Silverlight restricts the ports of outgoing TCP socket connections to the range 4502 – 4534. Connecting to a different port requires the use of a server-side proxy or port redirector.
One of the most common questions we hear from customers about this is, “Why do you restrict the port range in Silverlight? It doesn’t add any extra security.”
Actually, it does. The short explanation is, it gives network administrators control over their infrastructure by providing a convenient way to distinguish and route Silverlight traffic. For the long answer, read on.
Desktop trust model
When you run an application on your desktop you typically:
- Have intentionally downloaded and/or installed the application
- Have intentionally executed the application
In the case of a managed corporate environment you:
- Have been granted permission by an IT administrator to install and/or execute applications on your PC
In short, by being able to install and explicitly execute an application, you are asserting your trust of that application to not go rummaging around your file system or corporate network, for instance.
Web trust model
The web trust model is different. A web browser is a trusted desktop application, so per above, there are expectations it will not do anything malicious. Since web content can come from anywhere, there are no security guarantees about the intentions of the content provider.
Moreover, the explicitness of application install and execution is not present by design. That is, just by navigating to a website, a number of Silverlight applications could be started – an advertisement playing in the corner of the page, a hidden application with no UI, etc.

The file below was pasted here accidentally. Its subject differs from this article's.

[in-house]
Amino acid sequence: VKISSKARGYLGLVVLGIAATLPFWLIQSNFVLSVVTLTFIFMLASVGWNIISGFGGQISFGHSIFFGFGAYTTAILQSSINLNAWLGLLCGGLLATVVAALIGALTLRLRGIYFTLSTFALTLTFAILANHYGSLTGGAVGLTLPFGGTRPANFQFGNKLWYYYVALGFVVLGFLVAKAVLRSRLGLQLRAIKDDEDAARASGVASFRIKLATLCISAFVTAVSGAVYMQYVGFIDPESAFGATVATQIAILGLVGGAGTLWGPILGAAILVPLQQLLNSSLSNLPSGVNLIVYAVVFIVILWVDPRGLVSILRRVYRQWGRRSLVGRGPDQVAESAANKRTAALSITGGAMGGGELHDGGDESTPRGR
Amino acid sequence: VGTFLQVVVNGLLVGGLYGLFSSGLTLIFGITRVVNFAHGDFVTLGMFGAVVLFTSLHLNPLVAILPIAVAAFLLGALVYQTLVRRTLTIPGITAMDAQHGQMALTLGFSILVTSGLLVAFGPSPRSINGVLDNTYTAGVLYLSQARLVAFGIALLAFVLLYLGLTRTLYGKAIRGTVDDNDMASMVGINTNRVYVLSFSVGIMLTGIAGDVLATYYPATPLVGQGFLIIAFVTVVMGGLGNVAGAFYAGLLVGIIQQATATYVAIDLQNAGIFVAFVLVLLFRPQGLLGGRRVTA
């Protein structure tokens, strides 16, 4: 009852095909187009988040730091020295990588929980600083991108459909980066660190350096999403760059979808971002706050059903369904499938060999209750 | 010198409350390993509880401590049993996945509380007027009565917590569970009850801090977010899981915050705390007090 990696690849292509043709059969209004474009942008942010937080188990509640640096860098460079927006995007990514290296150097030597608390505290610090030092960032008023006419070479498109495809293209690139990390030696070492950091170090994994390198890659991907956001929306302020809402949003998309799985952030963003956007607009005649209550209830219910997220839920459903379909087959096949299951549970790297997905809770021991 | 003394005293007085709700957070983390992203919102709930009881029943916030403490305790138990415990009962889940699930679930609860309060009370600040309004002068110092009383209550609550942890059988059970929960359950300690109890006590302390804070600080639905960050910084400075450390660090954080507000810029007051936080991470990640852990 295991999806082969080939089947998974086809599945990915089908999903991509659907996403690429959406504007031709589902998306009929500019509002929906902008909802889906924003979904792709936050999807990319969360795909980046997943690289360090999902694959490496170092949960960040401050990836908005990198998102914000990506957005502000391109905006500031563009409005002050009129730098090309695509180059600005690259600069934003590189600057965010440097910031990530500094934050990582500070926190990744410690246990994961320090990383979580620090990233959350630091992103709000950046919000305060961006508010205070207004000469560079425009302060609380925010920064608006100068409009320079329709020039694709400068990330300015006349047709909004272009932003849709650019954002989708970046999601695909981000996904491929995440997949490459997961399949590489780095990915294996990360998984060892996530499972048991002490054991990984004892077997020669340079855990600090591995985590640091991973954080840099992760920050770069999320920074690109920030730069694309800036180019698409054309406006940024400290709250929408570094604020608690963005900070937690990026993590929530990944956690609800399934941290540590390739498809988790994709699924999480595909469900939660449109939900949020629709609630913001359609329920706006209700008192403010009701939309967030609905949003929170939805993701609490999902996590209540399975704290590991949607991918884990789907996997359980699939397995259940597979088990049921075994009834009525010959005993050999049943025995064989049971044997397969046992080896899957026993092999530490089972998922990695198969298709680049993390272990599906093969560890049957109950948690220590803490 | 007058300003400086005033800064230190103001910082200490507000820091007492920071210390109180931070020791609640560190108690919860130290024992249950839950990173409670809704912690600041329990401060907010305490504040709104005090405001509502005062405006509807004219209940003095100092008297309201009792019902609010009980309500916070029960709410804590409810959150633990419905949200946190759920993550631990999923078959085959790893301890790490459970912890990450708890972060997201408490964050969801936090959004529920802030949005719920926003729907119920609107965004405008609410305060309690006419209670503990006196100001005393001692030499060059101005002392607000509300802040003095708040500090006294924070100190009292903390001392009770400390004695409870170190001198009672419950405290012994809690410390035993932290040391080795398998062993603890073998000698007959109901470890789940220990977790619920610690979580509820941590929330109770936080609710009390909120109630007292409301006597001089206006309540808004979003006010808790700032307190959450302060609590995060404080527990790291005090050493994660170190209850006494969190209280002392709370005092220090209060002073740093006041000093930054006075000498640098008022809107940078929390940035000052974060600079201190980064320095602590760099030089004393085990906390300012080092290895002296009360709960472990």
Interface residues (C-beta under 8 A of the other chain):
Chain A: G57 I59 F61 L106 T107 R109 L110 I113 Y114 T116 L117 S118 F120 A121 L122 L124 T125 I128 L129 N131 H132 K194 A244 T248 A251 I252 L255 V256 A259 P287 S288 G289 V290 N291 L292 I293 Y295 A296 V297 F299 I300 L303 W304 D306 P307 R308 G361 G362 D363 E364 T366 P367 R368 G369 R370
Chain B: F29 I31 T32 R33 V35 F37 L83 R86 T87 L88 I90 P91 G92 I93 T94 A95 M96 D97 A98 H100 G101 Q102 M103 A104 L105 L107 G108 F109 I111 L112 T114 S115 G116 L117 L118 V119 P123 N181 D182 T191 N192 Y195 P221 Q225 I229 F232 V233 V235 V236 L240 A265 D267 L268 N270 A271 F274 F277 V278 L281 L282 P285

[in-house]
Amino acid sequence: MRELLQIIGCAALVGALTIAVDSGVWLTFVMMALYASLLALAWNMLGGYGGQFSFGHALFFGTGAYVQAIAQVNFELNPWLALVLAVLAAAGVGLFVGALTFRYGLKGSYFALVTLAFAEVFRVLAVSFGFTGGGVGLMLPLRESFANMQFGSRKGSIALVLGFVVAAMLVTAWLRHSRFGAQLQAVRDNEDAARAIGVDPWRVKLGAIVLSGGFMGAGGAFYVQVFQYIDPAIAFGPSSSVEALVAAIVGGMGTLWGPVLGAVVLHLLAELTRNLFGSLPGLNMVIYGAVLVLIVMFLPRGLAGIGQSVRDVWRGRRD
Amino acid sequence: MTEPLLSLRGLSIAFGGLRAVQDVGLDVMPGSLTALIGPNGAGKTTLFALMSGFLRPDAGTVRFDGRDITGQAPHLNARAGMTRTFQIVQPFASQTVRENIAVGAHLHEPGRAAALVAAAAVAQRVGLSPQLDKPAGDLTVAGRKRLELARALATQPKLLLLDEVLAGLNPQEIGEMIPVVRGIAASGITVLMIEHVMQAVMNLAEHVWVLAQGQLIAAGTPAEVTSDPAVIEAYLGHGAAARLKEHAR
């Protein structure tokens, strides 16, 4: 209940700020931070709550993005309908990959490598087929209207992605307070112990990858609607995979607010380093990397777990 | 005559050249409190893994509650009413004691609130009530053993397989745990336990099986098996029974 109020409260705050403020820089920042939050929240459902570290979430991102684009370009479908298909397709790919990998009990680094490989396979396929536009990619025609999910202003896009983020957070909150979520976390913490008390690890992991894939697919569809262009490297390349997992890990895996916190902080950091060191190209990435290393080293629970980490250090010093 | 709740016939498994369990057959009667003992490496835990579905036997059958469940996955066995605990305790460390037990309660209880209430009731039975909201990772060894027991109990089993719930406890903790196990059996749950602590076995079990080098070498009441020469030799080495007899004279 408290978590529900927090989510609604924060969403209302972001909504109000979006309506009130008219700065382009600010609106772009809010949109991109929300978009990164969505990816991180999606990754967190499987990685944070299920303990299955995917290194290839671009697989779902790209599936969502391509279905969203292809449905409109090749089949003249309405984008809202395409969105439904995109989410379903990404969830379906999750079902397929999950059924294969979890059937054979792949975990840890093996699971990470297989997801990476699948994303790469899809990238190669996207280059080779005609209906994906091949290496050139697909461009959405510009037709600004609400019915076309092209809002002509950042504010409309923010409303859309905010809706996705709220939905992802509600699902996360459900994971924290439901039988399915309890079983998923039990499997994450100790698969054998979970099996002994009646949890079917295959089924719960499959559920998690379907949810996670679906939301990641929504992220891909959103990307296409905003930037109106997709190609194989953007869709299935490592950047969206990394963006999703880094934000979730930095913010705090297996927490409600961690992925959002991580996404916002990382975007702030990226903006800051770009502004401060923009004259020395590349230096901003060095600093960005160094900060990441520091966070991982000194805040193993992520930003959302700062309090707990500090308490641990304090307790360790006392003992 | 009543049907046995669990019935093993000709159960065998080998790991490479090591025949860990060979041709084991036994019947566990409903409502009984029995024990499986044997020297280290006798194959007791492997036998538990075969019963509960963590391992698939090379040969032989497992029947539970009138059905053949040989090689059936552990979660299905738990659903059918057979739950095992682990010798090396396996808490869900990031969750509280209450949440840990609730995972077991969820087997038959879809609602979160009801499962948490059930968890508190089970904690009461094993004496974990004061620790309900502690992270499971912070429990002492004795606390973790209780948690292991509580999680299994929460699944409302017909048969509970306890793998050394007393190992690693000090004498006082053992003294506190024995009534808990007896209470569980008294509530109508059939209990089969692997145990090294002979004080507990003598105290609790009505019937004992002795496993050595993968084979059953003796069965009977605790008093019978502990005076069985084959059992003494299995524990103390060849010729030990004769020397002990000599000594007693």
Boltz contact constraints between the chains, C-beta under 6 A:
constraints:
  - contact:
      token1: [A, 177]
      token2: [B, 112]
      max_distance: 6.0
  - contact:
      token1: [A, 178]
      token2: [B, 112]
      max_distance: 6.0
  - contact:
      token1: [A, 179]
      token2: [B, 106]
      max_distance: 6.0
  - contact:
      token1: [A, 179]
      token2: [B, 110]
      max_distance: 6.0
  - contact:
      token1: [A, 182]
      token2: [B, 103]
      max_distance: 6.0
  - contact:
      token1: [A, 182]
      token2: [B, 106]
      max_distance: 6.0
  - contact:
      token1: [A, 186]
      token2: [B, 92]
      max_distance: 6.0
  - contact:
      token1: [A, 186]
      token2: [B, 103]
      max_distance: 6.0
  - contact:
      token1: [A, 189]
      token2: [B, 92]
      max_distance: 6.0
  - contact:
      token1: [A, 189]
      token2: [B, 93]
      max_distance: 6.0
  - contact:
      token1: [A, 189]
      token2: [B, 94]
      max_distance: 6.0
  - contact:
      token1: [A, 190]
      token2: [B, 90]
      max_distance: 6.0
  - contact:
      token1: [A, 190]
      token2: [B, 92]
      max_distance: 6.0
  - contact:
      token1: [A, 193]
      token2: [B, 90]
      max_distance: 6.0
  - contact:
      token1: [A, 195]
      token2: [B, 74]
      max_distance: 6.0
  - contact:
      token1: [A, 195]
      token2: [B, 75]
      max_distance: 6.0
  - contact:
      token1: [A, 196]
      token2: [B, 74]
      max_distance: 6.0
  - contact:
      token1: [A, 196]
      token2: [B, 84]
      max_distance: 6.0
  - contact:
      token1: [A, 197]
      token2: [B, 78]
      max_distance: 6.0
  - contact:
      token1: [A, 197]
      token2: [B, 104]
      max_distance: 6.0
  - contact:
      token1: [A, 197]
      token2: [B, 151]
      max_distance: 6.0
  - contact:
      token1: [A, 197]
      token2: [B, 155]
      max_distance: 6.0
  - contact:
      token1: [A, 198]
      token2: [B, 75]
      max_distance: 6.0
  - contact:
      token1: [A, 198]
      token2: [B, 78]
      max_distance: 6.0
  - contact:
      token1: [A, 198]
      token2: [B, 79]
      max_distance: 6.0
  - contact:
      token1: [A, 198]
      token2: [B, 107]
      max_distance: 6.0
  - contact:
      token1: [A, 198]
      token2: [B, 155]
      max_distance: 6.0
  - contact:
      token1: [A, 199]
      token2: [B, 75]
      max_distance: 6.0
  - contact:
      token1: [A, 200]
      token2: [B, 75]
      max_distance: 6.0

None of these Silverlight applications should be able to break out of the “sandbox” trust model without your knowledge, and nothing short of application signing, a domain trust model, prompting, etc. could establish that trust.
We’ve worked hard to keep the experience as unobtrusive as possible by generally avoiding prompting. But even when necessary, such trust models are fragile in nature because there is such a tendency to just click OK when you’re on a trusted site, even if the content came from elsewhere.
User vs. IT admin security decision
The other consideration is whether the decision to trust a website or Silverlight application rests with the web browser user or with the IT administrator. An insecure client on the network can be an entry point to other normally secured systems.
Here is one well-known FTP attack for why a trust decision like this is necessary and why it needs to rest with the IT admin.
The FTP protocol has a PORT command which is typically used to establish connections using “active” FTP. It can also be used to initiate server-to-server transfers.
In a malicious case, the command can be exploited to perform port scanning, or in the case of some active packet filtering devices, to actually open ports in the firewall.